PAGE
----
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House Six

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The Anderson’s: a nice house with horrible children. The Johnson’s: horrible house with nice children. The Mason’s: nice neighbors with nasty parents, and the Baker’s: nice on the outside and a class four hurricane on the inside, emotionally and physically. Always the same pattern, always the same routine; always the same failure. This is what life is. I don’t know why I keep trying to convince myself otherwise. 
“What’s your name?” Mrs. Terrie said expectantly.
“Marie, it’s nice to meet you.” I said unenthusiastically.
“Honey, you’re going to have to learn to smile, I can’t help you forever.” Mrs. Terrie said with annoyance glazing her face.
“No one asked you to.” I said as I looked out the window.
“Correction, the state asked me to.” she said with irritation starting to break her calm demeanor.
Knowing she was about to break I added, “I wonder if your husband felt the same way about staying married to you.”
“You littl- My relationship is none of your business! He’s with me because he wants to be, not because it would look bad if we divorced. His status as a politician has nothing to do with our relationship. What does affect us is why my charge, you, have yet to stay in one house more than a year! You’re making me look bad! If it wasn’t for your little mouth and defiant attitude, you’d have parents right now. You were blessed with pale skin, long hair, and the perfect body, but you insist on looking like the trash you are. The only reason you’re not in the foster dump is because I’m working so hard to get you somewhere. People like you shouldn’t speak about things they don’t understand! At least my husband loves me! That’s more than anyone can say about you!”  she said with venom leaking from her voice.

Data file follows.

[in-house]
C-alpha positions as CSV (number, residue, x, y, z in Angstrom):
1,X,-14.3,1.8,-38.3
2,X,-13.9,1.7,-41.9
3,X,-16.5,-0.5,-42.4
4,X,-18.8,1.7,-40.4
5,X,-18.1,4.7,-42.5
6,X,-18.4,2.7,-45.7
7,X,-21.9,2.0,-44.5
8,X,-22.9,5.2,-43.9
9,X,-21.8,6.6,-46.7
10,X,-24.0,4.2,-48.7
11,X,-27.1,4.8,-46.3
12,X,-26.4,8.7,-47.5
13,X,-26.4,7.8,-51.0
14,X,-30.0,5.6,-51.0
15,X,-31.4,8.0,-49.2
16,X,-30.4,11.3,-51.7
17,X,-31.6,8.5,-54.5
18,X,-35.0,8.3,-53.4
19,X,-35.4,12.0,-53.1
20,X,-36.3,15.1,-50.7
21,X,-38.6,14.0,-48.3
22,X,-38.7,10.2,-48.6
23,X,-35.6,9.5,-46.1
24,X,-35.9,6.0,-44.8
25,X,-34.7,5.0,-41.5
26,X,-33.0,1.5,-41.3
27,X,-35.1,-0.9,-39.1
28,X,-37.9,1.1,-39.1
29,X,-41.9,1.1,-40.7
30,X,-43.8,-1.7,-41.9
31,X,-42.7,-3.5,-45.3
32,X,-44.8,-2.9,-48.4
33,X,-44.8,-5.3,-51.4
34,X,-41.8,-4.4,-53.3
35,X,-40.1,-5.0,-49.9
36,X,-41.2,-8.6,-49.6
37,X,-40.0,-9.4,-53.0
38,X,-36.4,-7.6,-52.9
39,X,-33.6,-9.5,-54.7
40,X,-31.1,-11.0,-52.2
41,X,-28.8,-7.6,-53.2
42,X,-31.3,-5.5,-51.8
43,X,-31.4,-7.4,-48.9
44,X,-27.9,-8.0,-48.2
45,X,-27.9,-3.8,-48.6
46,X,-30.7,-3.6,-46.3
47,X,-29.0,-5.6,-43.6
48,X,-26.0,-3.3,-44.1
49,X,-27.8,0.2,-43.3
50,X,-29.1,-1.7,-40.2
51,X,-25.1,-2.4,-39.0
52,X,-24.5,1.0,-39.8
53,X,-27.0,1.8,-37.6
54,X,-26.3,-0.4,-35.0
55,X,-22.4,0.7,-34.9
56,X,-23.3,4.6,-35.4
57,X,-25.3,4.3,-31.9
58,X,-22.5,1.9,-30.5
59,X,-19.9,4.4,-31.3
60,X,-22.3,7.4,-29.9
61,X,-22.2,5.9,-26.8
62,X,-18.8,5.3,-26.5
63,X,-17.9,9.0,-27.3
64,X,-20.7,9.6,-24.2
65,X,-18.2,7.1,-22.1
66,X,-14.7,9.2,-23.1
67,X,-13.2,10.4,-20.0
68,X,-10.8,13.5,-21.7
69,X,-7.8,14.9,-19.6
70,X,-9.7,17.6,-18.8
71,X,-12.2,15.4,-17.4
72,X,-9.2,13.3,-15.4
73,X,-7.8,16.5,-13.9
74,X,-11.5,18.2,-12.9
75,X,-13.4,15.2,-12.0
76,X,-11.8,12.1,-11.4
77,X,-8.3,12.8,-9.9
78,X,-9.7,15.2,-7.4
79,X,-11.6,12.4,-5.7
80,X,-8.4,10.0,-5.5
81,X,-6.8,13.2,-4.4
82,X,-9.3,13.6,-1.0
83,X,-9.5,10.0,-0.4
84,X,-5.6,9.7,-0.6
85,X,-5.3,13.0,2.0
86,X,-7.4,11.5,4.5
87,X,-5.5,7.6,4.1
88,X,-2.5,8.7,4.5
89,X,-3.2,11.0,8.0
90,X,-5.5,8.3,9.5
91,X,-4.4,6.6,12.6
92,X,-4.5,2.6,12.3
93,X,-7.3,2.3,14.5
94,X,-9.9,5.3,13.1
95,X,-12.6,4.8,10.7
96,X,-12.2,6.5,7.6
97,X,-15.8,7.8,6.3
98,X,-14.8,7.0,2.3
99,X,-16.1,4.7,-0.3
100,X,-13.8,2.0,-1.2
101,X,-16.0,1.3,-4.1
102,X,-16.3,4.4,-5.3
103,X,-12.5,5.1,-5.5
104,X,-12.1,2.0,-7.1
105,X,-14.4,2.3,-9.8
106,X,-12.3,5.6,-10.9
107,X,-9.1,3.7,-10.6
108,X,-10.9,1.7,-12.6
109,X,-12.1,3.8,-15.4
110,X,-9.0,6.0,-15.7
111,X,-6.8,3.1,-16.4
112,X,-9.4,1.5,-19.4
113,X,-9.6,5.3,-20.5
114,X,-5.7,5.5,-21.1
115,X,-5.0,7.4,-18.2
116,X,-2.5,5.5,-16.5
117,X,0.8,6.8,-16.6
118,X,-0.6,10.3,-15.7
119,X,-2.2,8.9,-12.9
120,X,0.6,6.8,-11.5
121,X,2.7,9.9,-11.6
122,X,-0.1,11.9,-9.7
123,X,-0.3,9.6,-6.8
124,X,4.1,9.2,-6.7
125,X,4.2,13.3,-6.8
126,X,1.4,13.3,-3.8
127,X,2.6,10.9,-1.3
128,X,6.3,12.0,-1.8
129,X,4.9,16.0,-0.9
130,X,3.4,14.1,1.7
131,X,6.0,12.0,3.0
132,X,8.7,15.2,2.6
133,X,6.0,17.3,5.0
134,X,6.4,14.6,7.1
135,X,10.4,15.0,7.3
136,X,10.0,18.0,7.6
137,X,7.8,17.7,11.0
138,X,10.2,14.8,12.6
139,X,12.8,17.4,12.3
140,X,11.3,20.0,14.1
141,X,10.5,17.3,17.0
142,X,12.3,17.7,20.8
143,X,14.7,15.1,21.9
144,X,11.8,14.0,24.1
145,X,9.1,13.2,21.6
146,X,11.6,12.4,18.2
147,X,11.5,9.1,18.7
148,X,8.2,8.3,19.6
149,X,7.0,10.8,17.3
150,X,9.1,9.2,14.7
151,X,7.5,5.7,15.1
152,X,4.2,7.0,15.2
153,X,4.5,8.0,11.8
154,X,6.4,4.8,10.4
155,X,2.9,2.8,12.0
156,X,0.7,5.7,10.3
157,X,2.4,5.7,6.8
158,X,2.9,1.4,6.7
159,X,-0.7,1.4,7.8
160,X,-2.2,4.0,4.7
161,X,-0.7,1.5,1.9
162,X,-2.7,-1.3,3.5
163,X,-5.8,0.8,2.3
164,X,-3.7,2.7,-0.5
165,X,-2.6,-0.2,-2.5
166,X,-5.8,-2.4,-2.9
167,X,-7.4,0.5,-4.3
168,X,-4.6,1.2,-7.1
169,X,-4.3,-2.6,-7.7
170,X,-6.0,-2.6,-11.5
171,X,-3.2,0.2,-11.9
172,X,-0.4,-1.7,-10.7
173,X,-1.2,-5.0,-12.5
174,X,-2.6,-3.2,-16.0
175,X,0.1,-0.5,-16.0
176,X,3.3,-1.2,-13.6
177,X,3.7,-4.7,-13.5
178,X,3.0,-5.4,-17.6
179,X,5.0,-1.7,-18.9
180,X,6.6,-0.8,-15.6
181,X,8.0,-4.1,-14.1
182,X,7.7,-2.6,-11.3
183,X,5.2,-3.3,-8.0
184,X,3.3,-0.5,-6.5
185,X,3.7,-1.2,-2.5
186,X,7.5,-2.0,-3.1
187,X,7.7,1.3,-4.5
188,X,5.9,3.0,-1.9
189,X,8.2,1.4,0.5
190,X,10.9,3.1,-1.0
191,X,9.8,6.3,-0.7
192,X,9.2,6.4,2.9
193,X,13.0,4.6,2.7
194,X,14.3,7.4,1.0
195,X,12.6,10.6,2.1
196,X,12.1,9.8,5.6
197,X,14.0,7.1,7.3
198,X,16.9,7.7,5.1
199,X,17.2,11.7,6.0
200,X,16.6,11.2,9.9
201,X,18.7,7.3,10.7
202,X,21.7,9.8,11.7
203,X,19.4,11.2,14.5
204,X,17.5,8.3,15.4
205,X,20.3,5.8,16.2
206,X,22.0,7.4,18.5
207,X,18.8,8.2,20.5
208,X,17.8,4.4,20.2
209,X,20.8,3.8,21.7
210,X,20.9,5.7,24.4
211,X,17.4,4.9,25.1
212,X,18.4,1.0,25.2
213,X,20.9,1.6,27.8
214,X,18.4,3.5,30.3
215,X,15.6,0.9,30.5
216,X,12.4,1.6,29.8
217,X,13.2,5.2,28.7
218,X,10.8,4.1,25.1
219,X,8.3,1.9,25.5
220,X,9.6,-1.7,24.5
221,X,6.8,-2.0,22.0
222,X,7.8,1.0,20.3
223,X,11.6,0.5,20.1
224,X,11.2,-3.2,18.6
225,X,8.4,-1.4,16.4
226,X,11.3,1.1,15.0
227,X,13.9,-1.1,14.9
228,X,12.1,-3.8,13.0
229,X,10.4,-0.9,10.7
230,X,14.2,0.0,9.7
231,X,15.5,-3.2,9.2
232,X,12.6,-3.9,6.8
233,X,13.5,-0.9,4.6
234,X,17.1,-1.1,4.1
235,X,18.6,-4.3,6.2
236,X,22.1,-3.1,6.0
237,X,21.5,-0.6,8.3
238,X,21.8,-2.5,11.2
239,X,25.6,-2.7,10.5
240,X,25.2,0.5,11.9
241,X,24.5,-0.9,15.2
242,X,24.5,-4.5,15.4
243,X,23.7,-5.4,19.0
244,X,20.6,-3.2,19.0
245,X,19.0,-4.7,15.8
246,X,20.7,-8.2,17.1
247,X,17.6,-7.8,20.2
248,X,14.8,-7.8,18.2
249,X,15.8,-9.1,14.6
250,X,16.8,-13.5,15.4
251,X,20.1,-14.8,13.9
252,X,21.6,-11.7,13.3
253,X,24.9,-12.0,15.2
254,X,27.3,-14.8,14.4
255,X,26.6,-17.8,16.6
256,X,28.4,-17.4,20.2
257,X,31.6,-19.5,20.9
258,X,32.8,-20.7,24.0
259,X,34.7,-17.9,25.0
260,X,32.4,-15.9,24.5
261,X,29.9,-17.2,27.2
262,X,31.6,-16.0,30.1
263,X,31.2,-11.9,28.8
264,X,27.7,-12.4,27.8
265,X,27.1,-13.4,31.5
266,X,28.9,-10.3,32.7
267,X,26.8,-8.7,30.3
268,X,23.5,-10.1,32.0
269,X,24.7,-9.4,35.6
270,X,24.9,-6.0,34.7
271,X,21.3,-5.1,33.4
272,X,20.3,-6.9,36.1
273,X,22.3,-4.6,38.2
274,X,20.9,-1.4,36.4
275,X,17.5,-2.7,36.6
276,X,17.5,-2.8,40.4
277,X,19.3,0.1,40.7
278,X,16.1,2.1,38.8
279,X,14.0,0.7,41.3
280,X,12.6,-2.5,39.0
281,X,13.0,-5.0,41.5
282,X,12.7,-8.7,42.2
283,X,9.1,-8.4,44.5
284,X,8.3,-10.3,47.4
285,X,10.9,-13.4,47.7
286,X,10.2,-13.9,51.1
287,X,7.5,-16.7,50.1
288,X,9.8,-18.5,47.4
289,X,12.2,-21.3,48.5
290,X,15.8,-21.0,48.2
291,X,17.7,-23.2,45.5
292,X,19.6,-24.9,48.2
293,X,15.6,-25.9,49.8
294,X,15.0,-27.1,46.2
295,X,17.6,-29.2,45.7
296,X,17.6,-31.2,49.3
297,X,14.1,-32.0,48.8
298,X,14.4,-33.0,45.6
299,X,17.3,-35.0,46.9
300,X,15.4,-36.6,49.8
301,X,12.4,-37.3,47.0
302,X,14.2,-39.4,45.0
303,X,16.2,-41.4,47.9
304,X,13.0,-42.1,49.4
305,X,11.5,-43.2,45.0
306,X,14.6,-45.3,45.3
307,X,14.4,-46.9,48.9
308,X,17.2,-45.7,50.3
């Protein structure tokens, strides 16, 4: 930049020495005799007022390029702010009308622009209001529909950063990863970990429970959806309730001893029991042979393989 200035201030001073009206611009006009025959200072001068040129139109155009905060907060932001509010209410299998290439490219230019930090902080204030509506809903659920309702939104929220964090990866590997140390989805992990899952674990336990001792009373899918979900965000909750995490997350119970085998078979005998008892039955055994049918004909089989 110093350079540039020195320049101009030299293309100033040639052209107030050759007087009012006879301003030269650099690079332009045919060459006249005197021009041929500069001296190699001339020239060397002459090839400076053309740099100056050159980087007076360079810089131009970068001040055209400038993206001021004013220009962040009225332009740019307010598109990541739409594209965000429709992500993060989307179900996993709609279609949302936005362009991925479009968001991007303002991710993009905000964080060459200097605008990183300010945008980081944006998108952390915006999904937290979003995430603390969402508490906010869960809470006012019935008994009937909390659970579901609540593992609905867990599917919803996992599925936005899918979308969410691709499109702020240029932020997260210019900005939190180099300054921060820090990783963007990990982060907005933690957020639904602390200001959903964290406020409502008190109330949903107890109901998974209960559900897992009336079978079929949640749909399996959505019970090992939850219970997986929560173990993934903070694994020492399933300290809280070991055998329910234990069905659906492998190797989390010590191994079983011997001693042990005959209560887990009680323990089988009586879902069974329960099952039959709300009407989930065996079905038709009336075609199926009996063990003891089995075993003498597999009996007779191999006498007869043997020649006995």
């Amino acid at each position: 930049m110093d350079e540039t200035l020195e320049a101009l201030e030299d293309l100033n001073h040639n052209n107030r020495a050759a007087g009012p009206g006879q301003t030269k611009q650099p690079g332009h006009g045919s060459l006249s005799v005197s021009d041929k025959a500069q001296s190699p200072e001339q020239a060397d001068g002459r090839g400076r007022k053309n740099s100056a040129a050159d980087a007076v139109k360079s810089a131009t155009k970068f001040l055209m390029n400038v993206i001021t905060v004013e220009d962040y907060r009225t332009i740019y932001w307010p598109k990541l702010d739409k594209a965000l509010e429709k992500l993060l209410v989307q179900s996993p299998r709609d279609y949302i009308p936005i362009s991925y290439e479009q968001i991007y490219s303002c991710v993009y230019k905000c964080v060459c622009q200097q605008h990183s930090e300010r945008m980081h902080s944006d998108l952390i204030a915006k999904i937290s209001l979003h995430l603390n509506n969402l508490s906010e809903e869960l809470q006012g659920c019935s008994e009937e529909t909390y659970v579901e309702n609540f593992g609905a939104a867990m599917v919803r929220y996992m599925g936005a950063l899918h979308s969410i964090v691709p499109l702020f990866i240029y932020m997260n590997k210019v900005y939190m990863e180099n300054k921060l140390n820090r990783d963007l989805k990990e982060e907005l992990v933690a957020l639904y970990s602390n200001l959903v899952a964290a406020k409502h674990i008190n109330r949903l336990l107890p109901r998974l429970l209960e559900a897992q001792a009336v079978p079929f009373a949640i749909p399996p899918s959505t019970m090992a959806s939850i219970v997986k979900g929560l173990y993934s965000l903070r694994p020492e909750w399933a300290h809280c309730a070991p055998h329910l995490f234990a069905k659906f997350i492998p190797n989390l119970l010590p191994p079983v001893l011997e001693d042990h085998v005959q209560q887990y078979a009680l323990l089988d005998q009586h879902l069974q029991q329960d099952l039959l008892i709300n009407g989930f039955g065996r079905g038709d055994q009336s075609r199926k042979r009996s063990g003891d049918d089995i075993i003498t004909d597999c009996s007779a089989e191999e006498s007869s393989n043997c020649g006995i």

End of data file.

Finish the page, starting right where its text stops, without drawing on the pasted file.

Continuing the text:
“Gotcha.” I said under my breath.
After Mrs. Terrie finished her tirade she saw the new house come into view. She smoothed her hair down, applied some make up, and said,
“What’s your name?”
I looked up at House Six. It wasn’t as large as house three, but it was decent. I walked up to the door, mentally preparing myself for Mrs. Terrie’s thank you speech. With a joyful excitement, Mrs. Terrie introduced me to the family, aka. the Turner’s, aka. Family Six. From the looks of it, they were a nice family. They had a generally uniform look that would be perfect for a TV commercial. Mrs. Turner’s dark brown hair caressed her tanned skin. Mr. Turner and his son both had shaved heads with stubble fighting it’s way to the surface of their skin and dark complexions that made them mirror each other in appearance. Mr. and Mrs. Turner both smiled wholeheartedly and Mrs. Turner introduced their family.
“My name is Shannon, this is my husband, Michael, and my son, Joseph. It’s nice to meet you Marie.”, she said joyfully.
I avoided her gaze; I decided a long time ago not to bother with people who’ll disappear within a year.